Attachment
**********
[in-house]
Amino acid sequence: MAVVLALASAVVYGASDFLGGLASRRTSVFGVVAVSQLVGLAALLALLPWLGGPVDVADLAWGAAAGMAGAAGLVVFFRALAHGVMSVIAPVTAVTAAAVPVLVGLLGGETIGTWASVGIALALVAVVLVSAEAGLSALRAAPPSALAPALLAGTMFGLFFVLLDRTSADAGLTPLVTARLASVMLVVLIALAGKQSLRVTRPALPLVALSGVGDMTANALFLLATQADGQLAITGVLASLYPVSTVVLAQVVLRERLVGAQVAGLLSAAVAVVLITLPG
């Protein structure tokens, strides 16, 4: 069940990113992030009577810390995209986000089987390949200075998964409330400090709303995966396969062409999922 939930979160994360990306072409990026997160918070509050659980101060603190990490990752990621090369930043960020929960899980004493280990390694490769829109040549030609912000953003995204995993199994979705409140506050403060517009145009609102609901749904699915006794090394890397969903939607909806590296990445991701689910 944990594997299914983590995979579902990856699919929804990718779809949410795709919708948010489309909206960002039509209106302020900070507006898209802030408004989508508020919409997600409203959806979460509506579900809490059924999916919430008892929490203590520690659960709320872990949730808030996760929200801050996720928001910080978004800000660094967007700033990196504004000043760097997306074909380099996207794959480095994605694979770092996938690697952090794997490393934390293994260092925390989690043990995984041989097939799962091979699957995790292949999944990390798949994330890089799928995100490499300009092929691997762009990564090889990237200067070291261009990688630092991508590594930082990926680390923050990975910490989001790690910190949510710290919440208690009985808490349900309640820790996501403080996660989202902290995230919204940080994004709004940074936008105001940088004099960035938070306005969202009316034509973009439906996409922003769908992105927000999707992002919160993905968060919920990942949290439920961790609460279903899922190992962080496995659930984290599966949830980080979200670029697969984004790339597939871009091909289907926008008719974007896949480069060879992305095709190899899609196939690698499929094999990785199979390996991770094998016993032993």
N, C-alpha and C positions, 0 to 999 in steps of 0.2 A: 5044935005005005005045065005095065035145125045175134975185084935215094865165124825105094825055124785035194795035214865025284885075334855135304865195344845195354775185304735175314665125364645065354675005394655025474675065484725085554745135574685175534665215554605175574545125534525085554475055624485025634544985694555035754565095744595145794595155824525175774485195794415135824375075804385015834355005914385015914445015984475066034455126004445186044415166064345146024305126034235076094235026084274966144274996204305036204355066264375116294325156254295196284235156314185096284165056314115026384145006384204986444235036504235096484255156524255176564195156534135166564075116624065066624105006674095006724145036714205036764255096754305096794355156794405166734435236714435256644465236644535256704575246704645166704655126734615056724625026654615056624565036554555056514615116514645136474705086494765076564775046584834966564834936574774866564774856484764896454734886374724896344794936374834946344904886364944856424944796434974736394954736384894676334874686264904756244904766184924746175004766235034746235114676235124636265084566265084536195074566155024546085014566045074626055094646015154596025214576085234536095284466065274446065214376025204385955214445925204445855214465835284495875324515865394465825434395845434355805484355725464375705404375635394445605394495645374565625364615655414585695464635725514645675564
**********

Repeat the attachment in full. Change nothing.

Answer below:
[in-house]
Amino acid sequence: MAVVLALASAVVYGASDFLGGLASRRTSVFGVVAVSQLVGLAALLALLPWLGGPVDVADLAWGAAAGMAGAAGLVVFFRALAHGVMSVIAPVTAVTAAAVPVLVGLLGGETIGTWASVGIALALVAVVLVSAEAGLSALRAAPPSALAPALLAGTMFGLFFVLLDRTSADAGLTPLVTARLASVMLVVLIALAGKQSLRVTRPALPLVALSGVGDMTANALFLLATQADGQLAITGVLASLYPVSTVVLAQVVLRERLVGAQVAGLLSAAVAVVLITLPG
């Protein structure tokens, strides 16, 4: 069940990113992030009577810390995209986000089987390949200075998964409330400090709303995966396969062409999922 939930979160994360990306072409990026997160918070509050659980101060603190990490990752990621090369930043960020929960899980004493280990390694490769829109040549030609912000953003995204995993199994979705409140506050403060517009145009609102609901749904699915006794090394890397969903939607909806590296990445991701689910 944990594997299914983590995979579902990856699919929804990718779809949410795709919708948010489309909206960002039509209106302020900070507006898209802030408004989508508020919409997600409203959806979460509506579900809490059924999916919430008892929490203590520690659960709320872990949730808030996760929200801050996720928001910080978004800000660094967007700033990196504004000043760097997306074909380099996207794959480095994605694979770092996938690697952090794997490393934390293994260092925390989690043990995984041989097939799962091979699957995790292949999944990390798949994330890089799928995100490499300009092929691997762009990564090889990237200067070291261009990688630092991508590594930082990926680390923050990975910490989001790690910190949510710290919440208690009985808490349900309640820790996501403080996660989202902290995230919204940080994004709004940074936008105001940088004099960035938070306005969202009316034509973009439906996409922003769908992105927000999707992002919160993905968060919920990942949290439920961790609460279903899922190992962080496995659930984290599966949830980080979200670029697969984004790339597939871009091909289907926008008719974007896949480069060879992305095709190899899609196939690698499929094999990785199979390996991770094998016993032993």
N, C-alpha and C positions, 0 to 999 in steps of 0.2 A: 5044935005005005005045065005095065035145125045175134975185084935215094865165124825105094825055124785035194795035214865025284885075334855135304865195344845195354775185304735175314665125364645065354675005394655025474675065484725085554745135574685175534665215554605175574545125534525085554475055624485025634544985694555035754565095744595145794595155824525175774485195794415135824375075804385015834355005914385015914445015984475066034455126004445186044415166064345146024305126034235076094235026084274966144274996204305036204355066264375116294325156254295196284235156314185096284165056314115026384145006384204986444235036504235096484255156524255176564195156534135166564075116624065066624105006674095006724145036714205036764255096754305096794355156794405166734435236714435256644465236644535256704575246704645166704655126734615056724625026654615056624565036554555056514615116514645136474705086494765076564775046584834966564834936574774866564774856484764896454734886374724896344794936374834946344904886364944856424944796434974736394954736384894676334874686264904756244904766184924746175004766235034746235114676235124636265084566265084536195074566155024546085014566045074626055094646015154596025214576085234536095284466065274446065214376025204385955214445925204445855214465835284495875324515865394465825434395845434355805484355725464375705404375635394445605394495645374565625364615655414585695464635725514645675564